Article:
It's a muddy time and we should just name it and let go of that image of running fast or any false gods of productivity that we carry.
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Write your own blog post to share your ministry experience with others.
Dear Pastor, in this moment of widespread loss and grief, could an hour of you talking honestly with your therapist help your congregation more than an hour of you refining your sermon on lament?
Wise leaders understand that complaints are often values statements in disguise.
Many pastors, church staff, and volunteers have gone above and beyond these past few months. Might a heartfelt note be one small way to show your appreciation?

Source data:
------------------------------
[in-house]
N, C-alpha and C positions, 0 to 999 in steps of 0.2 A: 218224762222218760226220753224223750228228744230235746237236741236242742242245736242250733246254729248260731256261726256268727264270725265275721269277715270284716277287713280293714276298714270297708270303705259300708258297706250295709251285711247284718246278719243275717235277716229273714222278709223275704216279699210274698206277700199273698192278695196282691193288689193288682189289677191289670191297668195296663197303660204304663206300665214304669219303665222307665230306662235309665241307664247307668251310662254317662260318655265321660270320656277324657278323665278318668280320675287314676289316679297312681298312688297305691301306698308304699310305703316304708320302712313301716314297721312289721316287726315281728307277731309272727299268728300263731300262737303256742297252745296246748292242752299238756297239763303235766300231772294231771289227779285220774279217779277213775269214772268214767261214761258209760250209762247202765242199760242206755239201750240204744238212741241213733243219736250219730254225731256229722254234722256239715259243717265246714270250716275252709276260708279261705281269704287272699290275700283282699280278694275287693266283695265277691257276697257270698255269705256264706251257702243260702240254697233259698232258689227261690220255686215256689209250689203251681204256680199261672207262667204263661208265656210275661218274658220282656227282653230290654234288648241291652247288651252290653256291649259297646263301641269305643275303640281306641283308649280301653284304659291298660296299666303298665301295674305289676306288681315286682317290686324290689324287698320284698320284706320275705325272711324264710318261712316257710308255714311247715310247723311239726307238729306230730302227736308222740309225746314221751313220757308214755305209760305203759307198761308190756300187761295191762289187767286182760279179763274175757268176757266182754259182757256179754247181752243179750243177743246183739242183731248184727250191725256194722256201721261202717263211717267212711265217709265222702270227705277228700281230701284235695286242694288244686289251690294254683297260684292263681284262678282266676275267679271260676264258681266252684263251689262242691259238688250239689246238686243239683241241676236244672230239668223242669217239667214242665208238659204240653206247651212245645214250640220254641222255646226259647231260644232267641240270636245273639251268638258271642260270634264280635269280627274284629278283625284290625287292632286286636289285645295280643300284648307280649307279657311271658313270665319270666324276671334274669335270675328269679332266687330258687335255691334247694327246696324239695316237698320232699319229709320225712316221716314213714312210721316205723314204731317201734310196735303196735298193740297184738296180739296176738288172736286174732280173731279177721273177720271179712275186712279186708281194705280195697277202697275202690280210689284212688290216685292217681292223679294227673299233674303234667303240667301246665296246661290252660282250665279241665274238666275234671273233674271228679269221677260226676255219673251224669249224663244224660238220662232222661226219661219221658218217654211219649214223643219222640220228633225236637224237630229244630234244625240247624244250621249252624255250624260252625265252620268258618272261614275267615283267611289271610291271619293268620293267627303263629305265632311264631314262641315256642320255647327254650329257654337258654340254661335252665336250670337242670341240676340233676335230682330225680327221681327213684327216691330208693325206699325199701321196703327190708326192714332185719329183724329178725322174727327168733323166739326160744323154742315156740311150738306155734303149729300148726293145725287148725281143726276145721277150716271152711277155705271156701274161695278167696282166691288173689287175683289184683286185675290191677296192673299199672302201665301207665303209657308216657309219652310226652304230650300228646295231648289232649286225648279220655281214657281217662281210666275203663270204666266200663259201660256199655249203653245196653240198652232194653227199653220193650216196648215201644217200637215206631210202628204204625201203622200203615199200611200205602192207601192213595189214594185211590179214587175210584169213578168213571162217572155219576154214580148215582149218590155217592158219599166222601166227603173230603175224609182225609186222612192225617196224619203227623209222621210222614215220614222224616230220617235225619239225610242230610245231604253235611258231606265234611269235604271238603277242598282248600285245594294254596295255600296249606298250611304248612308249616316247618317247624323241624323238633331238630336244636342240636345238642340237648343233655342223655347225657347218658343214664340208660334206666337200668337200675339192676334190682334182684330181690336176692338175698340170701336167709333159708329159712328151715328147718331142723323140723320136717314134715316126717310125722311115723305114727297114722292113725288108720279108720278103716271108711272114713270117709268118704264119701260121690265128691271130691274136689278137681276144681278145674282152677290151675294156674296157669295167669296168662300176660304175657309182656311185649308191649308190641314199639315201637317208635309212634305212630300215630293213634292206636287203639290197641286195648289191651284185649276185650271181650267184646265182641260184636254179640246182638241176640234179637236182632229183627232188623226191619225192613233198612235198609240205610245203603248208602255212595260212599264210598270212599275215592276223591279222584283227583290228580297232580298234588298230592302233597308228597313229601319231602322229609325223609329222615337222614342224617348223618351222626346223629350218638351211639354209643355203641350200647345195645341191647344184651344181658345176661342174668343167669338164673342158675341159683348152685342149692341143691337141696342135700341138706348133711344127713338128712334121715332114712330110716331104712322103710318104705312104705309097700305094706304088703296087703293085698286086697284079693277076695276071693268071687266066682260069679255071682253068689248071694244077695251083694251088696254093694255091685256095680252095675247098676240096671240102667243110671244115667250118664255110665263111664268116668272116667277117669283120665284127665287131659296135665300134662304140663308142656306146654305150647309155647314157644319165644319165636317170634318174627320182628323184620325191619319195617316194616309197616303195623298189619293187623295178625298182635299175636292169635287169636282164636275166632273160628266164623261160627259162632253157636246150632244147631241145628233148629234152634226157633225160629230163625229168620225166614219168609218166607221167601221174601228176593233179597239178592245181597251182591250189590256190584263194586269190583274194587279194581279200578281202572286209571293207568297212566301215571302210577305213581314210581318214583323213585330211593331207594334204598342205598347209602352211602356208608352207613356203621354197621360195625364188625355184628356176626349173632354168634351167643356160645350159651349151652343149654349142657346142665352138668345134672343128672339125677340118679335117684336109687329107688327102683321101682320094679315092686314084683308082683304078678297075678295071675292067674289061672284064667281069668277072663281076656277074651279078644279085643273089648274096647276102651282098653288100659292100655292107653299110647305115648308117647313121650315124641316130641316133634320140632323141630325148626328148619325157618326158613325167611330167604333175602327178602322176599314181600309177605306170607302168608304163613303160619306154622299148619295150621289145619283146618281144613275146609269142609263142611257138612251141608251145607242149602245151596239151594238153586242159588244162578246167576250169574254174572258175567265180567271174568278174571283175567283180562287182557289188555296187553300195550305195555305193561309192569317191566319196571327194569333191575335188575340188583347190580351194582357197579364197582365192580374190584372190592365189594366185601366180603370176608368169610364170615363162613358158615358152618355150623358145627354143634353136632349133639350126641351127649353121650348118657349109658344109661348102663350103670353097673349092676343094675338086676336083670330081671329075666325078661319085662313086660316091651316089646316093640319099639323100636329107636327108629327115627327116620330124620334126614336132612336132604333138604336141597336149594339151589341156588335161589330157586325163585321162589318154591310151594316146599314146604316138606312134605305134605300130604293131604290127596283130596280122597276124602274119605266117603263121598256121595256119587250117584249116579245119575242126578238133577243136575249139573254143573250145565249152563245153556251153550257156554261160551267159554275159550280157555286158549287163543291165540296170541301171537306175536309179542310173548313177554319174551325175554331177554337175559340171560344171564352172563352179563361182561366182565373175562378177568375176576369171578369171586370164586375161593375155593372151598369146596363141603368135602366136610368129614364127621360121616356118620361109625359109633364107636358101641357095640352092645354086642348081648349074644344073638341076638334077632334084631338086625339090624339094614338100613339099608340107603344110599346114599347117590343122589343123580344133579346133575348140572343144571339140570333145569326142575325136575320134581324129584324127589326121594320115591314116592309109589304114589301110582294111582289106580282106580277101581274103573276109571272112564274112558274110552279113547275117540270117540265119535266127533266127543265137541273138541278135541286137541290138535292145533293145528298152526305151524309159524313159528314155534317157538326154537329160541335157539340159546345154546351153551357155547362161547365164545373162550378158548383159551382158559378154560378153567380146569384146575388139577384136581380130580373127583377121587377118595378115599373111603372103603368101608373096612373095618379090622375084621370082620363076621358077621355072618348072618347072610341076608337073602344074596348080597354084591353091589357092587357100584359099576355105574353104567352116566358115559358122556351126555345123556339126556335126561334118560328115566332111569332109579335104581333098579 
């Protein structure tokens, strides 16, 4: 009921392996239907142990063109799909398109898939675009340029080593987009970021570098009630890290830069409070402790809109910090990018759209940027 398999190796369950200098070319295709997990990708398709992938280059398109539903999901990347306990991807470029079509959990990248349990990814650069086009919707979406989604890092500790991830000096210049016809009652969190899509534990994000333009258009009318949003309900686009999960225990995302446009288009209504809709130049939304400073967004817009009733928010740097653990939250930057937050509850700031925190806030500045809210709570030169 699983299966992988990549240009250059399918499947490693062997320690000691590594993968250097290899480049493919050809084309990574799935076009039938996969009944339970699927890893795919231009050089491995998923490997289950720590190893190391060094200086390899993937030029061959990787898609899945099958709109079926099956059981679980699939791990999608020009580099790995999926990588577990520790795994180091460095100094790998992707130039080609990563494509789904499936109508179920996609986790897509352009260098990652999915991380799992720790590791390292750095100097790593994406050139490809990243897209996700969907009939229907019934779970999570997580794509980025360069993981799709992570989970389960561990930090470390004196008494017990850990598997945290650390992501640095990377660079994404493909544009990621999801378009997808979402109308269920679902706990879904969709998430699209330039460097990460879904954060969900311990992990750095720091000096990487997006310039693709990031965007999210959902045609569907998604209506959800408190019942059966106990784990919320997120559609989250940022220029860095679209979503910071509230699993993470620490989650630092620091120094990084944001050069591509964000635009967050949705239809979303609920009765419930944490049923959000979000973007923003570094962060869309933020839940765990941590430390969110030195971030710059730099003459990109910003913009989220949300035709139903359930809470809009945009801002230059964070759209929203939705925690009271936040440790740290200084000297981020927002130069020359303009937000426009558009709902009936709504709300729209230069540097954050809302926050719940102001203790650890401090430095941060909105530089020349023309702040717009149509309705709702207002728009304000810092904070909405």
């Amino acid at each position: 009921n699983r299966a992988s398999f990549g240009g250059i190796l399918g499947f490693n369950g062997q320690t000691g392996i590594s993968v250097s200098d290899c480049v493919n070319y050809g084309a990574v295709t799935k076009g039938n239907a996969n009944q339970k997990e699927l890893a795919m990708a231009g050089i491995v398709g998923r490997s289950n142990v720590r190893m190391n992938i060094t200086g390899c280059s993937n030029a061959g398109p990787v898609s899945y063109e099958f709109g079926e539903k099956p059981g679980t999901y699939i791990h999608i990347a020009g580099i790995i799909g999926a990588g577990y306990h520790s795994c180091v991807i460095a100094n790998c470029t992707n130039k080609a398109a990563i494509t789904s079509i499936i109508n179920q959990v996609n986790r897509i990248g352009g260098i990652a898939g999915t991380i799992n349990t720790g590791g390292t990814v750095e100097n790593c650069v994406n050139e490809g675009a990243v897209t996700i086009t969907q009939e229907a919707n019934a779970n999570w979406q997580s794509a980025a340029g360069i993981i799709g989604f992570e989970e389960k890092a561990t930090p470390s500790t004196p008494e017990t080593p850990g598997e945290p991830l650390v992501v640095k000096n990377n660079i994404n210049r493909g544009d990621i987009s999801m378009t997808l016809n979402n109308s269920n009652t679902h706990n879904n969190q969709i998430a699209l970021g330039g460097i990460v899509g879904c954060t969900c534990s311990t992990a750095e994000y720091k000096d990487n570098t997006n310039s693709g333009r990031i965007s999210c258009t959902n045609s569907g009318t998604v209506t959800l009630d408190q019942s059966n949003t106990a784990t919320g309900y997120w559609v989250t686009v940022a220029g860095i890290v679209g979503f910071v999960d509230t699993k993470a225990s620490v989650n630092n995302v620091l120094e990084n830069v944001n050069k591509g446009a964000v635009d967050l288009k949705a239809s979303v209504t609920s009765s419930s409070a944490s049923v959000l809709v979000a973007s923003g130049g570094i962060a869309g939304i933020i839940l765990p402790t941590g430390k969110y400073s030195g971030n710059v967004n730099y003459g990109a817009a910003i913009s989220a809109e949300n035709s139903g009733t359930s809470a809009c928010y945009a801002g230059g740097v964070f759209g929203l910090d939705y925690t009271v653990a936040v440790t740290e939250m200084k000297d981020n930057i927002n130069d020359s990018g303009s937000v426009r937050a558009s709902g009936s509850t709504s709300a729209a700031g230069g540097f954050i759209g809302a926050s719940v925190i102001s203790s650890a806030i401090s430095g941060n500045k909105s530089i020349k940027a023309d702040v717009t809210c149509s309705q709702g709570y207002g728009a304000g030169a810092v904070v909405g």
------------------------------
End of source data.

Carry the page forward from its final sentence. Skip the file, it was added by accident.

A pastor and a professor encourage ministry leaders to embrace the grief work they may be tempted to neglect. They explain why good grief will help you, your congregation and your theology.
Here are some things church leaders may want to consider in the new season of partially-gathered church.
How a 20-minute group activity can build trust, clarify issues, and unlock creativity.
On May 20, Pastor Church Resources convened a panel not about the logistics of reopening but about the practices and postures that help congregations engage challenging conversations in hopeful ways.
Covid-19 is making pastoral ministry even more challenging than it already is. Let's pause for some perspective. . .
In times of trauma, people look to their spiritual leaders for care and support. The more pain spiritual leaders encounter, the more they pour themselves into ministry and the less they pay attention to their own well-being.
Your church may not have video recording or streaming capability, but there are some simple solutions for sharing Sunday's sermon during this time when worship services are suspended.